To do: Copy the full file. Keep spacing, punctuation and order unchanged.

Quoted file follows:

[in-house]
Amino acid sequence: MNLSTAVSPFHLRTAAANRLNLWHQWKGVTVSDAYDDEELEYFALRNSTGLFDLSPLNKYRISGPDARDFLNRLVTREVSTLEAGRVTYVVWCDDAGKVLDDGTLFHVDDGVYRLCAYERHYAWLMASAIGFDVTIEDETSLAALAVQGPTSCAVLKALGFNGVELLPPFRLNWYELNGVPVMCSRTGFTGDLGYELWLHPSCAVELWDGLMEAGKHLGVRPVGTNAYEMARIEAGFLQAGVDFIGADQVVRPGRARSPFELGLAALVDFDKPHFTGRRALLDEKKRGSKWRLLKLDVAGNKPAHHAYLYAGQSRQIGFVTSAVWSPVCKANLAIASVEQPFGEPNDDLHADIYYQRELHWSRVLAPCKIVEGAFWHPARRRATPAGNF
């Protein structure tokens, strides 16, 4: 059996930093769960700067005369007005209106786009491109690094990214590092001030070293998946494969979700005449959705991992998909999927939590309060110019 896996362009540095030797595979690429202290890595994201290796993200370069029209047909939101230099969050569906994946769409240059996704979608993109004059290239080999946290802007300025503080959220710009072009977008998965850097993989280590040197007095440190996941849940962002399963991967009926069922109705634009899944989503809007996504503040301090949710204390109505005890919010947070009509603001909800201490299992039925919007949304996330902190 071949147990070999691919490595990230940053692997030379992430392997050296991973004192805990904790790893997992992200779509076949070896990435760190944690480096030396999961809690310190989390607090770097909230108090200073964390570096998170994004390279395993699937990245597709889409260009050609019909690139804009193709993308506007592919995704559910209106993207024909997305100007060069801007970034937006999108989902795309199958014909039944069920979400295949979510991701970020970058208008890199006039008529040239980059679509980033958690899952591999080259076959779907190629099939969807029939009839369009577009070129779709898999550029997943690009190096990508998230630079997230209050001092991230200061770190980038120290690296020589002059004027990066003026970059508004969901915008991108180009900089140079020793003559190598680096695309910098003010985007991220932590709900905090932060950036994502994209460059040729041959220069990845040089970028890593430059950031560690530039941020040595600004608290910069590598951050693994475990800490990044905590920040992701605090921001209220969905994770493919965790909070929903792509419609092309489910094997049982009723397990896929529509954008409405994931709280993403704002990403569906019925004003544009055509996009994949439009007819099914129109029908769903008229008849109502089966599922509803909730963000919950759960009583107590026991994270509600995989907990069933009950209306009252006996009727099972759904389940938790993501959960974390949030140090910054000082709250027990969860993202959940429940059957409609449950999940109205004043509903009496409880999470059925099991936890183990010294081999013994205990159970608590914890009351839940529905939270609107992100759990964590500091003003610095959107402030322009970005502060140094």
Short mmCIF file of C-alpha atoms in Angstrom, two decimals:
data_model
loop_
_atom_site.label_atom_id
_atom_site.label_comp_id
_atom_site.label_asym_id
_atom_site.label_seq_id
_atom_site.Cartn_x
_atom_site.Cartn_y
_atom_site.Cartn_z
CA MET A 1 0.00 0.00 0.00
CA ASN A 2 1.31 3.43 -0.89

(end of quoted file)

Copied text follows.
[in-house]
Amino acid sequence: MNLSTAVSPFHLRTAAANRLNLWHQWKGVTVSDAYDDEELEYFALRNSTGLFDLSPLNKYRISGPDARDFLNRLVTREVSTLEAGRVTYVVWCDDAGKVLDDGTLFHVDDGVYRLCAYERHYAWLMASAIGFDVTIEDETSLAALAVQGPTSCAVLKALGFNGVELLPPFRLNWYELNGVPVMCSRTGFTGDLGYELWLHPSCAVELWDGLMEAGKHLGVRPVGTNAYEMARIEAGFLQAGVDFIGADQVVRPGRARSPFELGLAALVDFDKPHFTGRRALLDEKKRGSKWRLLKLDVAGNKPAHHAYLYAGQSRQIGFVTSAVWSPVCKANLAIASVEQPFGEPNDDLHADIYYQRELHWSRVLAPCKIVEGAFWHPARRRATPAGNF
């Protein structure tokens, strides 16, 4: 059996930093769960700067005369007005209106786009491109690094990214590092001030070293998946494969979700005449959705991992998909999927939590309060110019 896996362009540095030797595979690429202290890595994201290796993200370069029209047909939101230099969050569906994946769409240059996704979608993109004059290239080999946290802007300025503080959220710009072009977008998965850097993989280590040197007095440190996941849940962002399963991967009926069922109705634009899944989503809007996504503040301090949710204390109505005890919010947070009509603001909800201490299992039925919007949304996330902190 071949147990070999691919490595990230940053692997030379992430392997050296991973004192805990904790790893997992992200779509076949070896990435760190944690480096030396999961809690310190989390607090770097909230108090200073964390570096998170994004390279395993699937990245597709889409260009050609019909690139804009193709993308506007592919995704559910209106993207024909997305100007060069801007970034937006999108989902795309199958014909039944069920979400295949979510991701970020970058208008890199006039008529040239980059679509980033958690899952591999080259076959779907190629099939969807029939009839369009577009070129779709898999550029997943690009190096990508998230630079997230209050001092991230200061770190980038120290690296020589002059004027990066003026970059508004969901915008991108180009900089140079020793003559190598680096695309910098003010985007991220932590709900905090932060950036994502994209460059040729041959220069990845040089970028890593430059950031560690530039941020040595600004608290910069590598951050693994475990800490990044905590920040992701605090921001209220969905994770493919965790909070929903792509419609092309489910094997049982009723397990896929529509954008409405994931709280993403704002990403569906019925004003544009055509996009994949439009007819099914129109029908769903008229008849109502089966599922509803909730963000919950759960009583107590026991994270509600995989907990069933009950209306009252006996009727099972759904389940938790993501959960974390949030140090910054000082709250027990969860993202959940429940059957409609449950999940109205004043509903009496409880999470059925099991936890183990010294081999013994205990159970608590914890009351839940529905939270609107992100759990964590500091003003610095959107402030322009970005502060140094």
Short mmCIF file of C-alpha atoms in Angstrom, two decimals:
data_model
loop_
_atom_site.label_atom_id
_atom_site.label_comp_id
_atom_site.label_asym_id
_atom_site.label_seq_id
_atom_site.Cartn_x
_atom_site.Cartn_y
_atom_site.Cartn_z
CA MET A 1 0.00 0.00 0.00
CA ASN A 2 1.31 3.43 -0.89